Arts and crafts, which includes sewing, annually ranks among the top favourite hobbies people enjoy. It’s right up there with gardening, cooking and music. I know sewing is fun (and pleasantly addictive) for the following five reasons:
- Relaxation: After a tough day, sewing asks for just enough mental energy to relax me. It’s a relief to turn the brain down from a hard boil to a steady simmer, which is a comfortable human default position. Alert and motivated, open to inspiration, patient with minor frustrations. Sewing gives me a perfect mix of technical problem solving, innovating, and free-styling.
- Pride: When I finish an outfit that fits well and is stylish I can stand back and assess the results. Despite my critical eye, I get a sense of accomplishment. It looks good, is comfortable and holds up to normal wear and tear and is one-of-a kind.
- Snowballing: Crafters build on success every time they make something, and are aware of progress over time. If you improve steadily at sewing, you will notice how far you’ve come from a beginner. And you will be confident about how far you can go. And the more items you finish, the easier it all becomes.
- Quest for Technical Perfection: Standards are always going up. You will be able to take on projects that seemed impossible to you a year ago. As your skill set expands, so to does your ambition and soon you will be looking for ways to become more efficient and economical. There is no limit to what you can learn and the creative options keep opening up before you, so it’s fun chasing your ideas.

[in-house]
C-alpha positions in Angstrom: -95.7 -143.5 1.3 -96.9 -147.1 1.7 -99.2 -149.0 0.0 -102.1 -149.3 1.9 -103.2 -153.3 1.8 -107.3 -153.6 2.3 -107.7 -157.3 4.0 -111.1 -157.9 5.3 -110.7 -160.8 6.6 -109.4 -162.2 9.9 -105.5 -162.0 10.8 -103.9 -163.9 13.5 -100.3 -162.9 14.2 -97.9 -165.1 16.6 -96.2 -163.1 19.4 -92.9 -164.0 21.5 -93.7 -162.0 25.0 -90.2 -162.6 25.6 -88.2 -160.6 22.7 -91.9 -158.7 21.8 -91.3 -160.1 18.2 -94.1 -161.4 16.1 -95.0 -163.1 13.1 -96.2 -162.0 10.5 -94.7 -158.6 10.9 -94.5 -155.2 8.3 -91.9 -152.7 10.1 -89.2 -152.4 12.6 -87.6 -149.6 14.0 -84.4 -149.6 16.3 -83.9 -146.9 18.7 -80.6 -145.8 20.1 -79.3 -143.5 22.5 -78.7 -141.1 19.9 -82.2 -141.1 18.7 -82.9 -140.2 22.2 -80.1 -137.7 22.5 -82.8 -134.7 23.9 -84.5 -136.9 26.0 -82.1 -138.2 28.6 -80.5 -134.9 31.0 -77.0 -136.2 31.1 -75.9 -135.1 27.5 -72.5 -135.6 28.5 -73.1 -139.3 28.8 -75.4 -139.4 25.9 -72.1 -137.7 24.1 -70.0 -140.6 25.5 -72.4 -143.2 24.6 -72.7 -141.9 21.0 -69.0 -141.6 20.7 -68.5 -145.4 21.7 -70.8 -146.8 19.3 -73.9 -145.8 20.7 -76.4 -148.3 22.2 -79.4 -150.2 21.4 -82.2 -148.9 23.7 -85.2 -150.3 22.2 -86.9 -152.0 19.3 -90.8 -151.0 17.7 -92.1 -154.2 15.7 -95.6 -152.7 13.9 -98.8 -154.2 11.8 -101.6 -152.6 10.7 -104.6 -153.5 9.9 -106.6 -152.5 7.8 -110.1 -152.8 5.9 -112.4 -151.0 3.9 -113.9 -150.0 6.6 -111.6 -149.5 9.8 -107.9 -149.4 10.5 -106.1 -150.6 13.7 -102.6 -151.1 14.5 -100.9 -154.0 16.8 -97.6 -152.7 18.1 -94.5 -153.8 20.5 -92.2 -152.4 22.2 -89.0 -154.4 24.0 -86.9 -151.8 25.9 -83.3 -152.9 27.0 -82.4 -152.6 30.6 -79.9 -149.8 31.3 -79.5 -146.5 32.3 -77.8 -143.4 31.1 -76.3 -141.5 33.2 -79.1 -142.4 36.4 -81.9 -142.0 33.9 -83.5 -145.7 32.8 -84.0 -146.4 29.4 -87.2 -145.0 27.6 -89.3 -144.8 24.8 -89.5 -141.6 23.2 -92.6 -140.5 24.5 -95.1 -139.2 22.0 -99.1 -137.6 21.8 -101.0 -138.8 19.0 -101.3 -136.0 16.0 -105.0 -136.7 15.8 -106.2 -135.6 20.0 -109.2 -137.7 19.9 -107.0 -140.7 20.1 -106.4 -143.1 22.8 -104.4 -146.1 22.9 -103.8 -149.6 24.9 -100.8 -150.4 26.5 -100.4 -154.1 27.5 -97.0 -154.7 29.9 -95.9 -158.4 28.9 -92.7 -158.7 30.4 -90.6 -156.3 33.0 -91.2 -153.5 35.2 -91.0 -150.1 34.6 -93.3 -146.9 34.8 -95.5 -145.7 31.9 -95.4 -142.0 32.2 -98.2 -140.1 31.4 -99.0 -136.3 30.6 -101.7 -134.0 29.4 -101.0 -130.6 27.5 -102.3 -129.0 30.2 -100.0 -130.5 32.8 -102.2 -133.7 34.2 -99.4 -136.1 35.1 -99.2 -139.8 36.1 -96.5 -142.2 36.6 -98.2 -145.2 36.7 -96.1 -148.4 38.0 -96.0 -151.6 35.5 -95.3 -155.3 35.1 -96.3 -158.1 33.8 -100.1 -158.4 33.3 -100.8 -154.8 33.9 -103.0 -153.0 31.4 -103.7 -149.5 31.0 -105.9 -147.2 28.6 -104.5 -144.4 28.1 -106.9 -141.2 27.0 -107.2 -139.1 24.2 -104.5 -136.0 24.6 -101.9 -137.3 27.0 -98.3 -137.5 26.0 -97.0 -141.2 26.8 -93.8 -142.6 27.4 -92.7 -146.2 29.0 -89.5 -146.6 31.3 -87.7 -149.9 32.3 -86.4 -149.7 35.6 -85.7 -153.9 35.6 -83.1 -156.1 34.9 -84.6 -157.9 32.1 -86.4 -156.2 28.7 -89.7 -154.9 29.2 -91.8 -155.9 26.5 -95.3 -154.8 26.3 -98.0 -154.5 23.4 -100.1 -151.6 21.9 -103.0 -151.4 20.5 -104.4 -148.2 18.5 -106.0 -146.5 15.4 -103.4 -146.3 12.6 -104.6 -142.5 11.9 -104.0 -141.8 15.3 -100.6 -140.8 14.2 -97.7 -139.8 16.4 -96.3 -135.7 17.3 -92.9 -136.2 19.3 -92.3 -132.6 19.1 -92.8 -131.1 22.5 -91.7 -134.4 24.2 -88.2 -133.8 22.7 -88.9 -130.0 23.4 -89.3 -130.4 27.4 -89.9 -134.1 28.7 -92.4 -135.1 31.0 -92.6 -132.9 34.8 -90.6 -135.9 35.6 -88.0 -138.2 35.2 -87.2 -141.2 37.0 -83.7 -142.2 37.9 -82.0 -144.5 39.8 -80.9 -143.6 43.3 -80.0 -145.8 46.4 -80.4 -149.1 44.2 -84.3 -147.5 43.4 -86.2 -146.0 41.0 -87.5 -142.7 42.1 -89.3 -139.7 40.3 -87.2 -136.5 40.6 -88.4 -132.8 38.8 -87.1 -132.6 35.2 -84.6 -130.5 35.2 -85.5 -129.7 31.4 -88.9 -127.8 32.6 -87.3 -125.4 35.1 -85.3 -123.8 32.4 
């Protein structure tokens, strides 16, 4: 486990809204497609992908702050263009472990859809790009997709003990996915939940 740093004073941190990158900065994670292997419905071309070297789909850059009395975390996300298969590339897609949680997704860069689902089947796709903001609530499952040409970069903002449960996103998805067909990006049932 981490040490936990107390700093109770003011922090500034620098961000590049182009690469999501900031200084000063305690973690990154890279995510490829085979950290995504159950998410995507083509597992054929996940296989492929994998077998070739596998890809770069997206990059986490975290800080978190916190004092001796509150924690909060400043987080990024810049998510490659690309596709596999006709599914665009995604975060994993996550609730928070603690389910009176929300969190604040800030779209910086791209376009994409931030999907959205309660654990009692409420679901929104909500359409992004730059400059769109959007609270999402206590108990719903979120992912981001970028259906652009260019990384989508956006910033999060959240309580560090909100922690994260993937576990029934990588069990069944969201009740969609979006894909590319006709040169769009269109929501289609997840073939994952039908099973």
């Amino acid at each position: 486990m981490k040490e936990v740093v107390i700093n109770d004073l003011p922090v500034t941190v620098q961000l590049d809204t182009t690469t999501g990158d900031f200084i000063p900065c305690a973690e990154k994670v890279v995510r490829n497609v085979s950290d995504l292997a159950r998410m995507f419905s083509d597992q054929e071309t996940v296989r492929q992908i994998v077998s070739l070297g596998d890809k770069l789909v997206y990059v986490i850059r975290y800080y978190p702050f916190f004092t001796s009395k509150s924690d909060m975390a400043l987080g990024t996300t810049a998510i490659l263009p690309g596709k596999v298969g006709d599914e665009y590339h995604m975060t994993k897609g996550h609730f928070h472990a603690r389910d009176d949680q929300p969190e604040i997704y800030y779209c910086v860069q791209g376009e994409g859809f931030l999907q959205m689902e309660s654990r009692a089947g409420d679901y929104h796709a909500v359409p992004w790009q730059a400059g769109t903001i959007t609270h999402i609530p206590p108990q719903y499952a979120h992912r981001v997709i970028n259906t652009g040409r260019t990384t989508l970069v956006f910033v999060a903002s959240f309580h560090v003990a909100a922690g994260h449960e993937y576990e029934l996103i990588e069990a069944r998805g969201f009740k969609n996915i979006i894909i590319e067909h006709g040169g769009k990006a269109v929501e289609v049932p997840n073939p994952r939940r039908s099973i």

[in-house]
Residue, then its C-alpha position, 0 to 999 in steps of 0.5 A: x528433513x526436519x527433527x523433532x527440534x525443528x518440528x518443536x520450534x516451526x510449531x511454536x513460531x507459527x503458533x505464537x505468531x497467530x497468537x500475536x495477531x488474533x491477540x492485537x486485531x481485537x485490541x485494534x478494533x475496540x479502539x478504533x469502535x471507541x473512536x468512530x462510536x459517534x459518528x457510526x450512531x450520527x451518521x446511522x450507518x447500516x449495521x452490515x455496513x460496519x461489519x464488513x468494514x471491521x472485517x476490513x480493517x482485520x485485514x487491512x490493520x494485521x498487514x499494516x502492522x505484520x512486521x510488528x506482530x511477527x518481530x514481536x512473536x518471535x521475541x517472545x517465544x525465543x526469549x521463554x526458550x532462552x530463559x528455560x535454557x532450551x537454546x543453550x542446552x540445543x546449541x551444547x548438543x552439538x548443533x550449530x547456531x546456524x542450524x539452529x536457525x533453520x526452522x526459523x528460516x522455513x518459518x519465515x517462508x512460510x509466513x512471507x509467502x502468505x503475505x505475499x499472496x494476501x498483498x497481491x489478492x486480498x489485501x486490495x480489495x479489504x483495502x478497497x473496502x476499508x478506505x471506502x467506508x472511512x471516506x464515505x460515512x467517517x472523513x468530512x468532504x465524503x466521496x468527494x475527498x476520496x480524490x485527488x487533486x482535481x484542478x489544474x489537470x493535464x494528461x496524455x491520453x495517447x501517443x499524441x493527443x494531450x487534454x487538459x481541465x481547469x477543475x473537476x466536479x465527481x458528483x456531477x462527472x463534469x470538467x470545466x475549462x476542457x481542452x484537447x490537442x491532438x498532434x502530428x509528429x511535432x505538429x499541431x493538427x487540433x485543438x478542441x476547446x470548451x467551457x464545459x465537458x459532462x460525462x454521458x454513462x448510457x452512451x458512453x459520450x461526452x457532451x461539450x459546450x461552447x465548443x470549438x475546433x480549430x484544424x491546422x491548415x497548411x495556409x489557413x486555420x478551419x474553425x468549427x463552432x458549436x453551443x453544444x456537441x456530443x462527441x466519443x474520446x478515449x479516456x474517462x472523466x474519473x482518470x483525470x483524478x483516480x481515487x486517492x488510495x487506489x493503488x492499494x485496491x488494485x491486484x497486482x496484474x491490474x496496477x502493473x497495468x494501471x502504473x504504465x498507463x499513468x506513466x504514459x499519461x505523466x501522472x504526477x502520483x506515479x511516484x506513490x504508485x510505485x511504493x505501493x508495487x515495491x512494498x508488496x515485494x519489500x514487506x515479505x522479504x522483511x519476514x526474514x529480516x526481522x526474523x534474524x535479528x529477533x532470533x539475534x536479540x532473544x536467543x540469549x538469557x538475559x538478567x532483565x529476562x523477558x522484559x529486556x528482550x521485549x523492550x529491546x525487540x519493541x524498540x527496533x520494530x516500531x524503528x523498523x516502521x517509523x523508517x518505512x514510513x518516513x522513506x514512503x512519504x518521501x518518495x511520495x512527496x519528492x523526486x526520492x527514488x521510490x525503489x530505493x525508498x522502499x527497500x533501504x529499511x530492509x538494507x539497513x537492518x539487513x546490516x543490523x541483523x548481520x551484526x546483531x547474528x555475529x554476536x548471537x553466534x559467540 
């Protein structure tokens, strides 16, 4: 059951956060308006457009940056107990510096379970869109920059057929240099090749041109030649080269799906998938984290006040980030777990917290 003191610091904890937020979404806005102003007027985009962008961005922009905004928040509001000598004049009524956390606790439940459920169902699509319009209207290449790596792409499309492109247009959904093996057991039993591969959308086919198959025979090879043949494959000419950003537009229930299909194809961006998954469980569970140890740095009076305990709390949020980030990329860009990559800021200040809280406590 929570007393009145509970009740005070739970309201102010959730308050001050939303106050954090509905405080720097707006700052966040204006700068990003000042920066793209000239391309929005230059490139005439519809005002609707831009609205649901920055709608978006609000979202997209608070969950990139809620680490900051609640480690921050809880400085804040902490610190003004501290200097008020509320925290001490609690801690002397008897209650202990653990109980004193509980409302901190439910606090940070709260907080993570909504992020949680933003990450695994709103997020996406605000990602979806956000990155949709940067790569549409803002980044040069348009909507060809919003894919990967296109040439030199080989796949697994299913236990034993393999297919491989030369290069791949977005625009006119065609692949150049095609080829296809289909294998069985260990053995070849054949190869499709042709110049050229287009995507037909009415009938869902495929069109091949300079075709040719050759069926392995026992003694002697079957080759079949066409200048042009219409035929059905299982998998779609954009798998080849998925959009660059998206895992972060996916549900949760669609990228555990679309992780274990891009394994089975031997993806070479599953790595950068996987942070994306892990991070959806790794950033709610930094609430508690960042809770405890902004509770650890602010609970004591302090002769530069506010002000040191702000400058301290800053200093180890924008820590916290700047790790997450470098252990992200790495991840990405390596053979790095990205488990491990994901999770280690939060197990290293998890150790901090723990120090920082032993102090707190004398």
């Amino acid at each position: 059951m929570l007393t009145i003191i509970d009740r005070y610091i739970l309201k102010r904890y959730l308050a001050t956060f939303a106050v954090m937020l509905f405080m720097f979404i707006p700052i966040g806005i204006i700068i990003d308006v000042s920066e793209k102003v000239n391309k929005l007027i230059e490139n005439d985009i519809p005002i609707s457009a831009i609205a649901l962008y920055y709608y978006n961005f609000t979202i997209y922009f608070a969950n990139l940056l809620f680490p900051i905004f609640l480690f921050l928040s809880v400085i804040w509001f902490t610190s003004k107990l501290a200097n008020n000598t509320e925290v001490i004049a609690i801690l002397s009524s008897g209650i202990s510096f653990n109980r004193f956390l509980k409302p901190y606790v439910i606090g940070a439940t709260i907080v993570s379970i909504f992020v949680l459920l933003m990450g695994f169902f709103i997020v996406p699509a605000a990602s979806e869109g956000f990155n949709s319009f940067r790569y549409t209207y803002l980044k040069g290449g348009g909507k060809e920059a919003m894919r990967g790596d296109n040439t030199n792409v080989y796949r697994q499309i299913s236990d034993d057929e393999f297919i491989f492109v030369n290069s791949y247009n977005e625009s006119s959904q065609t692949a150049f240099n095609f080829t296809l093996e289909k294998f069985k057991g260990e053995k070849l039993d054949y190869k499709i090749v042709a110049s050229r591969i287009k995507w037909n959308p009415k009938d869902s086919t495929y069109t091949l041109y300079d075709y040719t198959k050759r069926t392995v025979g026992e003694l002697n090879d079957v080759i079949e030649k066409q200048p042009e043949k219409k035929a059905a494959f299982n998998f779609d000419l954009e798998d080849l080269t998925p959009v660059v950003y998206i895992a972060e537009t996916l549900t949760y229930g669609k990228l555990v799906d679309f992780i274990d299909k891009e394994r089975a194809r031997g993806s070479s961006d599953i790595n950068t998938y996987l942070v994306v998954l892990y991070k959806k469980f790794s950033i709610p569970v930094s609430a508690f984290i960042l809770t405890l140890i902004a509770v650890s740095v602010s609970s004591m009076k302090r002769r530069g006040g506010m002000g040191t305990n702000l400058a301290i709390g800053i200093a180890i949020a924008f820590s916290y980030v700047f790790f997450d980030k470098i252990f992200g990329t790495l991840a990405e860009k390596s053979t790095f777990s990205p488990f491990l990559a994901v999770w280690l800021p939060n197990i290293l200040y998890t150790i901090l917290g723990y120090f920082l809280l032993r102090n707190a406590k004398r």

- Dollars and Cents: If you factor in a modest hourly wage, I usually do not save big money by making my own outfits. Yes, I will likely find a comparable garment cheaper on the store racks. Of course, it will not always measure up in quality. Now, fancy dresses, these can be cheaper to make than buy, but not always. But consider that some special functions are such let-downs that the highlight may very well be planning and sewing your outfit beforehand! Take heart, because there are ways to lower production costs, for instance recycling buttons and zippers, knowing exactly how little fabric to buy, patterning off existing favourites, etc. And budgeting is constant challenge too.
In the end, we all like to spend time improving at the things we love. My best advise to sewers for 2013 is to push your limits beyond the usual things you do, expand your area of expertise. You’ll find this leads to new design ideas you can’t even imagine yet.